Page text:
closed cars is very much greater than
in any past year," says the local
dealer in Dort cars.
"War time thrift in a large meas
ure explains this, but I have no
doubt the result will eventually be
the supremacy of this type.
"Take r. Dort Four-season car, com
bines utility and comfort with eco
nomy. It serves motoring require
ments at any time of the year at
small cost. It's a car you can drive
yourself and still it's exclusive and
stylish.
"The once prevailing notion that
the closed or convertible car could
not be made cool enough for sum
mer use has been dispelled by closer
acquaintance with it. It is not only
practically as cool as an open car,
but is cleaner and more pleasant to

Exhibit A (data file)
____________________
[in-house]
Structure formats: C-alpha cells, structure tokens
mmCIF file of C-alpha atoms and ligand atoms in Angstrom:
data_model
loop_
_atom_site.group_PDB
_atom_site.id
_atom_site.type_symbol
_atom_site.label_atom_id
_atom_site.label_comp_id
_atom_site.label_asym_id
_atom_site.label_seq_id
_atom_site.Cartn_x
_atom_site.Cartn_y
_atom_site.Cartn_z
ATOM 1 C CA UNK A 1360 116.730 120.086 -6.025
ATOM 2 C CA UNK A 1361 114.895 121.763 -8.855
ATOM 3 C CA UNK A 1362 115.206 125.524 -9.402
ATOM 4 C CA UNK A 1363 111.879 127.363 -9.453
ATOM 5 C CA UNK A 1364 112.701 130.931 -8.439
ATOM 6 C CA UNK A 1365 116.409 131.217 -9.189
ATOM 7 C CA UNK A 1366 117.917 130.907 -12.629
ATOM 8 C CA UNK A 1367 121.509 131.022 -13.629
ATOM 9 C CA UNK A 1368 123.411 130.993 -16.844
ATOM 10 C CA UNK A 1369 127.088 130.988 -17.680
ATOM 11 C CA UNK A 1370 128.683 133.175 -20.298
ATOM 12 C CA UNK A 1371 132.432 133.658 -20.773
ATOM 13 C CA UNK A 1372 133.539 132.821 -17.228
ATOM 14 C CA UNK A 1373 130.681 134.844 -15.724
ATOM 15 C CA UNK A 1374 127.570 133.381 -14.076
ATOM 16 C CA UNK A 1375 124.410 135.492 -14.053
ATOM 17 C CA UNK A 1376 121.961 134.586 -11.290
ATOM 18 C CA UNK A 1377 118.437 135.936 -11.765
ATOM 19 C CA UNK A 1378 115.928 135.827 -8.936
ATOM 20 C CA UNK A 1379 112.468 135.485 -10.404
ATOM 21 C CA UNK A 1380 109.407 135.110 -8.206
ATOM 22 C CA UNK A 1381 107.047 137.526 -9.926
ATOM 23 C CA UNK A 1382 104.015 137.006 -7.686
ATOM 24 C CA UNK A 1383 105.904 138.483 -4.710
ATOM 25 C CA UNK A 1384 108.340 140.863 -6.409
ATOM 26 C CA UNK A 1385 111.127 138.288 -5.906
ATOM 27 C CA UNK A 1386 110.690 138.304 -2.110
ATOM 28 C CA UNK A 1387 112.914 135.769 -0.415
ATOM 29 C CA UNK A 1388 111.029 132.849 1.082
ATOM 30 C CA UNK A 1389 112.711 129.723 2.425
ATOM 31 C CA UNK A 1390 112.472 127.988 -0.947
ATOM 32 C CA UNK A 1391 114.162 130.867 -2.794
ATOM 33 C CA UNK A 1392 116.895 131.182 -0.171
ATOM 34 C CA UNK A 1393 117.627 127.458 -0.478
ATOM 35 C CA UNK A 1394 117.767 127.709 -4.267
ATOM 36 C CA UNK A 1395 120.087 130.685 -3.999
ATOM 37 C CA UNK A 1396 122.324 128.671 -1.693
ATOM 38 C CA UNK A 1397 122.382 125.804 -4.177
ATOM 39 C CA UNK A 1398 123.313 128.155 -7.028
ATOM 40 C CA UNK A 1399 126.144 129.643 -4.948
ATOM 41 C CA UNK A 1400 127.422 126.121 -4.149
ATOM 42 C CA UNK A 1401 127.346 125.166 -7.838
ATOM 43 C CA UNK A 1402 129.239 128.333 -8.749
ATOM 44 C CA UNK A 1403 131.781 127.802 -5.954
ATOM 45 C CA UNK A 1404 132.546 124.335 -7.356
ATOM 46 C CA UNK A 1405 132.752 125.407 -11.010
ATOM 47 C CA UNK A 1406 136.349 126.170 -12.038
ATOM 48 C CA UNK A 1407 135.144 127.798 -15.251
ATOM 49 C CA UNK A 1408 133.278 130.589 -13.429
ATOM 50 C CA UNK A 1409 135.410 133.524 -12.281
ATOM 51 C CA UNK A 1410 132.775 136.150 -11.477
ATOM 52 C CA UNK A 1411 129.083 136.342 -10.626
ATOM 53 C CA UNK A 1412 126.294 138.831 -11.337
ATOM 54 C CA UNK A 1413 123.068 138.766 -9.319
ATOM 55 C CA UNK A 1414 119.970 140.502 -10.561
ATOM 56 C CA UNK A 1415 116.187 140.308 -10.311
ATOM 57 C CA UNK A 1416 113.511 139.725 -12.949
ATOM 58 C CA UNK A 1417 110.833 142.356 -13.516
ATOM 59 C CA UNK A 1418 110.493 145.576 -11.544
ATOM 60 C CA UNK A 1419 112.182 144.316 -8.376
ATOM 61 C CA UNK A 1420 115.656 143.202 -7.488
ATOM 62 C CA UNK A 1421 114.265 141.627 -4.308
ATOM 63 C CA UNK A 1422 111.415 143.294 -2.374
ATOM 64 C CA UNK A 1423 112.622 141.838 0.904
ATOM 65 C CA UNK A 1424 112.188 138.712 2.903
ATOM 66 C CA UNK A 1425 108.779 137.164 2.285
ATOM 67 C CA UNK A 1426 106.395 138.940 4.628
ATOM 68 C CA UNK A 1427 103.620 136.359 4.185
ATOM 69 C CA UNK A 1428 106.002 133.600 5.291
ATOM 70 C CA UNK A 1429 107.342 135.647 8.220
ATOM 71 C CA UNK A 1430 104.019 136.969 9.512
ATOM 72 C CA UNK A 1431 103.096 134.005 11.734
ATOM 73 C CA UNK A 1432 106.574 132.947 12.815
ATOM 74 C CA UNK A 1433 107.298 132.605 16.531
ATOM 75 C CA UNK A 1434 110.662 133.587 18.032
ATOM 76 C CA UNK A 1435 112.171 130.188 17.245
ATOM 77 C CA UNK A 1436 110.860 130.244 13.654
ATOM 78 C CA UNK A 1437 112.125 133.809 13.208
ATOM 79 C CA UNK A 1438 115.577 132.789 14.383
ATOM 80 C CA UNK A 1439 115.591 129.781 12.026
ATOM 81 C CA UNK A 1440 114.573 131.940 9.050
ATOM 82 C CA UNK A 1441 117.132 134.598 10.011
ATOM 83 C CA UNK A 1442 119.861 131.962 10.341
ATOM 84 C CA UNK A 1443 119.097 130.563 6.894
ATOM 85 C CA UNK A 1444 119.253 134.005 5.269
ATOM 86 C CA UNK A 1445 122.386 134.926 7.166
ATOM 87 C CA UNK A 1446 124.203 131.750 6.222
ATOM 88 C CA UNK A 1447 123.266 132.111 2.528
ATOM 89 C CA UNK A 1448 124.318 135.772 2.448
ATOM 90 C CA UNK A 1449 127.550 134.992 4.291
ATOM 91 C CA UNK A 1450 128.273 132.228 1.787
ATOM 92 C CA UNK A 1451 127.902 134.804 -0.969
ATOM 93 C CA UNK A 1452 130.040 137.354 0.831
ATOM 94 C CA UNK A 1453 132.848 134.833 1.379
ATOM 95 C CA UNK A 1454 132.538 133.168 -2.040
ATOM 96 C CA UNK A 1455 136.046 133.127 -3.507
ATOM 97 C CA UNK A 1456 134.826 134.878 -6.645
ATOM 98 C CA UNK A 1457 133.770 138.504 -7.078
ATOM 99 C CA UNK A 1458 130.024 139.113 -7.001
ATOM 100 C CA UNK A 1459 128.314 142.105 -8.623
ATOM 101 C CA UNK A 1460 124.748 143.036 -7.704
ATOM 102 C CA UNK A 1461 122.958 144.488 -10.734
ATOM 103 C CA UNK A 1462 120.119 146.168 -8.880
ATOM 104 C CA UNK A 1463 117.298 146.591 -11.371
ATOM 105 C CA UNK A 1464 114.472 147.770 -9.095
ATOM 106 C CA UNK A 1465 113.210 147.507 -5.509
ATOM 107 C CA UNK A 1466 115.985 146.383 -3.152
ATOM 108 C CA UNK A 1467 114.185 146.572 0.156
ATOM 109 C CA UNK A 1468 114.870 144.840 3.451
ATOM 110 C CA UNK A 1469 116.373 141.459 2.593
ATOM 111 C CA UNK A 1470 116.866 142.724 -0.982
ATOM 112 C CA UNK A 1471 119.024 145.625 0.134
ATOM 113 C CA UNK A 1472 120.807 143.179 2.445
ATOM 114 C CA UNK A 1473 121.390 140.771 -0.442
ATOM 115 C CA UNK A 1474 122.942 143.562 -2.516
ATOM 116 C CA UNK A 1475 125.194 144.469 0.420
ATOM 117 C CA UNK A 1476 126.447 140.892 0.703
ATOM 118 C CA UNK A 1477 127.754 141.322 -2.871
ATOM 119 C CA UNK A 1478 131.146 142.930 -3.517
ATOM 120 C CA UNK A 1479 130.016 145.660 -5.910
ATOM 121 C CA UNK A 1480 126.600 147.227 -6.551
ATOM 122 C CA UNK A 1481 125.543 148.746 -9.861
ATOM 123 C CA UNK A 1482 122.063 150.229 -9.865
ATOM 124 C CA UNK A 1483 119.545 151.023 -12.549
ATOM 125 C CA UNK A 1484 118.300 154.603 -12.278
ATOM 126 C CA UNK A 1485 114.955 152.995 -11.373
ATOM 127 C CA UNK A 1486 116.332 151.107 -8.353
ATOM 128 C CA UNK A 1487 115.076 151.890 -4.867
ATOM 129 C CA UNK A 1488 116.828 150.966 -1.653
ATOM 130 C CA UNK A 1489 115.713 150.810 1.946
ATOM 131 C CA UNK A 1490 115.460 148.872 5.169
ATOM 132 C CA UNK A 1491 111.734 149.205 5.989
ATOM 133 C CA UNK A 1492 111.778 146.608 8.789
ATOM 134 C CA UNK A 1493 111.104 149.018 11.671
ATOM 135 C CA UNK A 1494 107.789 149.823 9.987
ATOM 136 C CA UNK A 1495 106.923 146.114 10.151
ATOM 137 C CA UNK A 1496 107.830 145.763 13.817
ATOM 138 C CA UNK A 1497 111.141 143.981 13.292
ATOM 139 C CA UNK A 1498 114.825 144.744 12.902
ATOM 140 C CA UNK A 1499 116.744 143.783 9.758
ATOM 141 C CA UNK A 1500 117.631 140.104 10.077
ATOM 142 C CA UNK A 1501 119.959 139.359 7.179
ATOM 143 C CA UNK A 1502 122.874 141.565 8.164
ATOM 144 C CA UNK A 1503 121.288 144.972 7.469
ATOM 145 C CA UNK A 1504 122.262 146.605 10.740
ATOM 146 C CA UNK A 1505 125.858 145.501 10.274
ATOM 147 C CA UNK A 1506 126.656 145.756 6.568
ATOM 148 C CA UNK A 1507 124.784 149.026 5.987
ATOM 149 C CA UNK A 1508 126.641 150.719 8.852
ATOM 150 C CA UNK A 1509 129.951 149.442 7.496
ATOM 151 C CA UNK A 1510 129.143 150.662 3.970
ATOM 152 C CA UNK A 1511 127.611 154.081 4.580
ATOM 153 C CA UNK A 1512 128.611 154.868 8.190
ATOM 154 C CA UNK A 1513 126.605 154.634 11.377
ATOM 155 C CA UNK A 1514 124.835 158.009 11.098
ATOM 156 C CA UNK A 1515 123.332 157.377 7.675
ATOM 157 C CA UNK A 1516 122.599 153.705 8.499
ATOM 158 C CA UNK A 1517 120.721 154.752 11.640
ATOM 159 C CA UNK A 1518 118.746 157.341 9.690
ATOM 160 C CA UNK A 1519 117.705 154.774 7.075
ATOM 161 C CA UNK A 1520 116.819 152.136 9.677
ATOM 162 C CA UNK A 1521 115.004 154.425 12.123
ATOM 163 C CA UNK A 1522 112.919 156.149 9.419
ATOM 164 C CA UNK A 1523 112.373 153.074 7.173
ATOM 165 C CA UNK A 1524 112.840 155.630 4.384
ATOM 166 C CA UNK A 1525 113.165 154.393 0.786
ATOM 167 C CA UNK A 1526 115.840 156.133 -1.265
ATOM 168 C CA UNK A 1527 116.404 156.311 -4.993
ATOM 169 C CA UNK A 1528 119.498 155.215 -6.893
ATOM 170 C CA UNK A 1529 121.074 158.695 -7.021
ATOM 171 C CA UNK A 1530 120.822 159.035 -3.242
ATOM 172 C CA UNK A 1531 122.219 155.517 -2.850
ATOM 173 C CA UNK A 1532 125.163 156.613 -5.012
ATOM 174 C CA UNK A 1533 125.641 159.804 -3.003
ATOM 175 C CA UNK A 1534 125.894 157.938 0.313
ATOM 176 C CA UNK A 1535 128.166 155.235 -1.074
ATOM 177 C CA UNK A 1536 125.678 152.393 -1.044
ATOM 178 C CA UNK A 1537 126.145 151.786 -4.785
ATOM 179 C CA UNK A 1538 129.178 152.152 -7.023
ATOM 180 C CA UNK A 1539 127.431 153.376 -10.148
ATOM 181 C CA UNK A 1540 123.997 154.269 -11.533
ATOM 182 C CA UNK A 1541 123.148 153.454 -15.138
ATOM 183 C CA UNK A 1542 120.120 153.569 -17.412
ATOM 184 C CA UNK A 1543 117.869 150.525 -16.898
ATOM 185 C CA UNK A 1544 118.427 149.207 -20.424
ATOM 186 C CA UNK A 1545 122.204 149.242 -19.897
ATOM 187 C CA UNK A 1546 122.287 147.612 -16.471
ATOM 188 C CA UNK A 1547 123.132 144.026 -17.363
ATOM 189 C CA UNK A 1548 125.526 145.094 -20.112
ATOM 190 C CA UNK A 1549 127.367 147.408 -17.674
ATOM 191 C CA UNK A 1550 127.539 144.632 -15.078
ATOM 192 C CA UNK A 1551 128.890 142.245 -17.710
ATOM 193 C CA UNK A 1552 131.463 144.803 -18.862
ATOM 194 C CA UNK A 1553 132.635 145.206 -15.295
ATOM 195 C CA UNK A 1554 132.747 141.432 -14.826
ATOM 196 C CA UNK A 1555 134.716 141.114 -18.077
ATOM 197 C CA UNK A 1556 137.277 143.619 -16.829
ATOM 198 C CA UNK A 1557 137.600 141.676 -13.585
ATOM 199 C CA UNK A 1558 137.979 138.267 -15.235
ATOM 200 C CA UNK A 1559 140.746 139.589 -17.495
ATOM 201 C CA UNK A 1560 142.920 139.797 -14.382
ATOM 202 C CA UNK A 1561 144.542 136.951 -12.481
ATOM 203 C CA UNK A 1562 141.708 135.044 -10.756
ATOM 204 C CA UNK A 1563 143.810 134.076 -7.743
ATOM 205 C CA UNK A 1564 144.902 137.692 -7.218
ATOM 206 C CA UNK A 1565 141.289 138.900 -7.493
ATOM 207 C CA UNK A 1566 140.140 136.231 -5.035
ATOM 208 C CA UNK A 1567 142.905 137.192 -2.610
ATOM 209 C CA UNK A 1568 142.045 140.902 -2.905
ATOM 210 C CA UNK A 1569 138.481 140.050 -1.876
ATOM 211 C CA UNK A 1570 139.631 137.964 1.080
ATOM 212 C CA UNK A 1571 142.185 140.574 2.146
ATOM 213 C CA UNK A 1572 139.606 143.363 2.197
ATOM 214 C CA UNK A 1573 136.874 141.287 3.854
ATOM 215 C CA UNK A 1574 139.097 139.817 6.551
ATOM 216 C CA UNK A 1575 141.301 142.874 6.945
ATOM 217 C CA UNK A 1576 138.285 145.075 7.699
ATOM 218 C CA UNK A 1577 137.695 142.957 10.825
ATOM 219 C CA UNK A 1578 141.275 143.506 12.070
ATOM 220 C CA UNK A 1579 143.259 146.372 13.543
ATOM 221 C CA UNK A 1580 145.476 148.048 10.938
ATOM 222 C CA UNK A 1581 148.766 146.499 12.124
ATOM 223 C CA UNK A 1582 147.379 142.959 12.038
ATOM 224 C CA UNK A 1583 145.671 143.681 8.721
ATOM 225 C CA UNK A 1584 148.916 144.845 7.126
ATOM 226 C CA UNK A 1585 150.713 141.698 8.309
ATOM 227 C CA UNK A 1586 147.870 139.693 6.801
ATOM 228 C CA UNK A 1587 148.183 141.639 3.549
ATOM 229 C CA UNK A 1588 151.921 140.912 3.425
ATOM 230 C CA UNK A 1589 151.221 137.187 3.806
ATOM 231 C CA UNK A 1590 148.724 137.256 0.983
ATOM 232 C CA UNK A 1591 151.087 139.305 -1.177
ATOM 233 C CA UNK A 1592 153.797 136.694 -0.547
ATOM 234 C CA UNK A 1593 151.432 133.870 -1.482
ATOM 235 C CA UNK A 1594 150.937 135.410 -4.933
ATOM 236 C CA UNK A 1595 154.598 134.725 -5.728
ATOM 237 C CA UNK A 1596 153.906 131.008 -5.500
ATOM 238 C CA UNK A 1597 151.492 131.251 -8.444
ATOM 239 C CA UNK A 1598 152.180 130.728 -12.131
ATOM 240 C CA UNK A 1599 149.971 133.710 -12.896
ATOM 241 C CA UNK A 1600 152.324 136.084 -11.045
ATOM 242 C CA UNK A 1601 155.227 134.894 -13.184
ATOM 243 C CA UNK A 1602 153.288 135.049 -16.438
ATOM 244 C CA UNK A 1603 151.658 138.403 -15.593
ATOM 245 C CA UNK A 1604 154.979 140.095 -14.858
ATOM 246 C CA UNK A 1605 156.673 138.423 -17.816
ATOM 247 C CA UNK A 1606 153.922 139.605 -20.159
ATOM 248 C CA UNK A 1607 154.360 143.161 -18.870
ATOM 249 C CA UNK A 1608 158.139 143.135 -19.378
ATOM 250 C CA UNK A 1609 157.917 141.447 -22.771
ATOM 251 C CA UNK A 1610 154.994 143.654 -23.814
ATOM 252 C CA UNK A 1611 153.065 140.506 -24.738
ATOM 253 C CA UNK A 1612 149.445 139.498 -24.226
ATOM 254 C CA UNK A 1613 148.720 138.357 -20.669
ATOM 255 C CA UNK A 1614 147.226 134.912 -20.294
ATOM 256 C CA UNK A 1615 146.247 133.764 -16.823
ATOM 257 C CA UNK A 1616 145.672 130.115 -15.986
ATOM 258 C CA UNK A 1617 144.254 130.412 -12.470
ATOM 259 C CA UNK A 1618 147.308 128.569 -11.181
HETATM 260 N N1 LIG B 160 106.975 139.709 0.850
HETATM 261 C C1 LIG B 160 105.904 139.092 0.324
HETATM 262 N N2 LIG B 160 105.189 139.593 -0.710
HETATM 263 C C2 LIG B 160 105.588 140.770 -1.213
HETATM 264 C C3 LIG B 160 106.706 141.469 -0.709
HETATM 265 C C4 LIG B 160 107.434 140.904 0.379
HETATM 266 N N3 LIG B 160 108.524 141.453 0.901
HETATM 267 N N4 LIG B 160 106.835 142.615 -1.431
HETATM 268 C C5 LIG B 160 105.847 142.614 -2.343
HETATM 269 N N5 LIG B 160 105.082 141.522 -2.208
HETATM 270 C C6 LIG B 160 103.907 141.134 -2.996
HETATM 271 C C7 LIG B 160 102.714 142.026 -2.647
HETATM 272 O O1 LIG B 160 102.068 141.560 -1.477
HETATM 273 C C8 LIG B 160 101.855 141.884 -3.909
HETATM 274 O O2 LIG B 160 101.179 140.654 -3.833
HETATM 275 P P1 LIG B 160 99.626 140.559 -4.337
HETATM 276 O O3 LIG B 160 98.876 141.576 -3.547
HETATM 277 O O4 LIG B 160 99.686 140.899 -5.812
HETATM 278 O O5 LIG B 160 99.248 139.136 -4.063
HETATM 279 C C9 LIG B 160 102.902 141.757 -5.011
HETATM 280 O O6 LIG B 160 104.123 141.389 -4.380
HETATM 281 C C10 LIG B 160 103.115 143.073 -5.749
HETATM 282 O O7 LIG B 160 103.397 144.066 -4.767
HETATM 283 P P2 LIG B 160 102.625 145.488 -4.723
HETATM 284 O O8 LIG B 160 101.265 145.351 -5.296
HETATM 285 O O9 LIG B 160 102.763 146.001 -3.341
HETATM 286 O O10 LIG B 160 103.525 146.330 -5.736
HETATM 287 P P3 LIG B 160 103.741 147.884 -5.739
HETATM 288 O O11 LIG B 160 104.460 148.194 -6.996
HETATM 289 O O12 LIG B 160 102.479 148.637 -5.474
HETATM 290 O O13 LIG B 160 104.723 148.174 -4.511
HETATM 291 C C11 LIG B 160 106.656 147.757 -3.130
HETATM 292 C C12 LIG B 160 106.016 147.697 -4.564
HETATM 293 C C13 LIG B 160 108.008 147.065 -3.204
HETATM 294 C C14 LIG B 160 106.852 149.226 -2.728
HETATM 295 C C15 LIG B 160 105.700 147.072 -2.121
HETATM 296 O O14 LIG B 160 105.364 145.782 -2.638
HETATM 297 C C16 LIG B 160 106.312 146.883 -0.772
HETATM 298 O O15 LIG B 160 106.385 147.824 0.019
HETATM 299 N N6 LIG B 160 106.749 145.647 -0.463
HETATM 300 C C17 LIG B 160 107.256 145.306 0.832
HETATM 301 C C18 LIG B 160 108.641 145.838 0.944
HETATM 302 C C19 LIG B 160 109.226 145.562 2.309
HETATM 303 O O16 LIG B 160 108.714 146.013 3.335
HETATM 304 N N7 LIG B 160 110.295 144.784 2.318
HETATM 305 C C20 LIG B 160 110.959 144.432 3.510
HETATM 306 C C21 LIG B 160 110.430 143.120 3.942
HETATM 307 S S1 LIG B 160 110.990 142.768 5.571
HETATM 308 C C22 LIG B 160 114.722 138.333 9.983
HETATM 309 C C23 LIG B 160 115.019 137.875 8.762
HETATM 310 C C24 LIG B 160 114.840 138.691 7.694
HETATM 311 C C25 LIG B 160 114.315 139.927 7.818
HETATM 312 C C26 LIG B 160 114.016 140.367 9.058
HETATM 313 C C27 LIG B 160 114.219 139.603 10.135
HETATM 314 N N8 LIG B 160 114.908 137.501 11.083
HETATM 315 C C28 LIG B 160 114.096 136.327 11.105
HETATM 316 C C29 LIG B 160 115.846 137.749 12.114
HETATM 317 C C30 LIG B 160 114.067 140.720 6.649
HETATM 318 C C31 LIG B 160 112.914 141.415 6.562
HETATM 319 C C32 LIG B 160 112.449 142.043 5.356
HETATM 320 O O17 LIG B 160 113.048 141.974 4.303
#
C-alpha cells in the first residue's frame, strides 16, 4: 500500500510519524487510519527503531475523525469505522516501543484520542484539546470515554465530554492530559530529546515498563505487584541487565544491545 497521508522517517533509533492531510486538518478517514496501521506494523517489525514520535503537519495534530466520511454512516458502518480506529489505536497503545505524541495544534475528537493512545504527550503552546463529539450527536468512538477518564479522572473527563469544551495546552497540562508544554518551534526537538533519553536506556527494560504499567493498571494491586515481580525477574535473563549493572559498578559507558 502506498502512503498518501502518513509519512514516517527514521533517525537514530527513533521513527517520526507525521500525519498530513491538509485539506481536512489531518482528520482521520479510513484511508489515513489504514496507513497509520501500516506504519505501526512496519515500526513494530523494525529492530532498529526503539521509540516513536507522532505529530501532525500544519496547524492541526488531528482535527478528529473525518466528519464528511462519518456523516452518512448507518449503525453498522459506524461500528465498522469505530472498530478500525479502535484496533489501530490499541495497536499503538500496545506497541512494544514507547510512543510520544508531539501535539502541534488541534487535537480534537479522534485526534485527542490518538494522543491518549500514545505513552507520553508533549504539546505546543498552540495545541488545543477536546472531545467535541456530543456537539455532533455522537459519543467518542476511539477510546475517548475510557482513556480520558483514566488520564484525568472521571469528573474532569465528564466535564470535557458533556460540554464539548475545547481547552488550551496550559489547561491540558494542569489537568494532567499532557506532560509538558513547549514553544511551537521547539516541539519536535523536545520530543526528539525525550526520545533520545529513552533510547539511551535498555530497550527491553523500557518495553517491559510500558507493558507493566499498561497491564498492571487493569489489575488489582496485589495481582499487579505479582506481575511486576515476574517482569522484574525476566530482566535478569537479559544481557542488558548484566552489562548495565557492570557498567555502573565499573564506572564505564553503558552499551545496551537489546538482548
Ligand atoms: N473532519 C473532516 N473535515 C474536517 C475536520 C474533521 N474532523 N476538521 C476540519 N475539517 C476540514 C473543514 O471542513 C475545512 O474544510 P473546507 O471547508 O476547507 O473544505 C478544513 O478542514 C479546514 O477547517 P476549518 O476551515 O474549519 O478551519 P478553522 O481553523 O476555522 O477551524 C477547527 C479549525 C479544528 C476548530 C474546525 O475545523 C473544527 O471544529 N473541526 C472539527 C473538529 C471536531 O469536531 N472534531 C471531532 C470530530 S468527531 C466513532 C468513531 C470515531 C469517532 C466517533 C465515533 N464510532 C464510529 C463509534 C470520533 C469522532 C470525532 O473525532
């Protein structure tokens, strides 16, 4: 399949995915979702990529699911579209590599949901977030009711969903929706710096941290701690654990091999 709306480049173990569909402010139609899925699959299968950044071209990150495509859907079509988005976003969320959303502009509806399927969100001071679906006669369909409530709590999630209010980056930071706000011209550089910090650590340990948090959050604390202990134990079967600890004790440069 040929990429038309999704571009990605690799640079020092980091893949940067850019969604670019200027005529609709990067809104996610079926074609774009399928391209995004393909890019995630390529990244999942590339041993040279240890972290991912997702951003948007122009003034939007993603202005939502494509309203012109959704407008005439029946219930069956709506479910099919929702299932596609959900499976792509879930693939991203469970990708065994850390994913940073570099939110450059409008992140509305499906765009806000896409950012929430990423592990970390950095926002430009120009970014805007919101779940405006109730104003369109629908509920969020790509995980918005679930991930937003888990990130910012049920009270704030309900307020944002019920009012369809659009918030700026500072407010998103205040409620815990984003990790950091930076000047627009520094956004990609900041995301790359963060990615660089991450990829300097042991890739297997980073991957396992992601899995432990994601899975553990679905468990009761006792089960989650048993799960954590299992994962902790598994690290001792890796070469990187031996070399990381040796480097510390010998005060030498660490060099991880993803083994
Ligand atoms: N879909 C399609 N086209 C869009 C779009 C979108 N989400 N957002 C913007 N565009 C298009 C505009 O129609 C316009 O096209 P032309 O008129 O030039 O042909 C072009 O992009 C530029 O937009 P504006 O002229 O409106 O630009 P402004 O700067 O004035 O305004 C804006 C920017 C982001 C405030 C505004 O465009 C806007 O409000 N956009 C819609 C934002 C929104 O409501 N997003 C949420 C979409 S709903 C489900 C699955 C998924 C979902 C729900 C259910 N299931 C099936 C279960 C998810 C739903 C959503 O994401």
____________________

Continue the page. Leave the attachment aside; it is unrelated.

ride in. And it is of course the only
car for winter."
Farmer Discovers Truck
Is Good-Paying Investment
When President Wilson issued his
call for greater efficiency on Ameri
can farms, certain localities distin
guished themselves by responding in
a quick and scientific manner. Otto
N. Gall, who lives on a farm just out
side of Columbus, Ohio, has attained
leadership in that vicinity. Gall's
success in "speeding up" his farm
work by motor power is a veritable
industrial romance. His story would
make the farmers of a generation
ago dumb with wonder.
In approaching the problem of
making the farm work efficient in the
highest modern sense. Gall reached
the conclusion that a great deal of
golden time was wasted, absolutely
lost by the old-fashioned methods of
getting produce to market. One man
and a motor truck. Gall reasoned,
ought to do the work of two or three
drivers and teams.
He investigated the truck situation,
invested in a one-ton Republic truck
and since then has taken all his pro- i
due—lettuce, rhubarb, beets, corn, !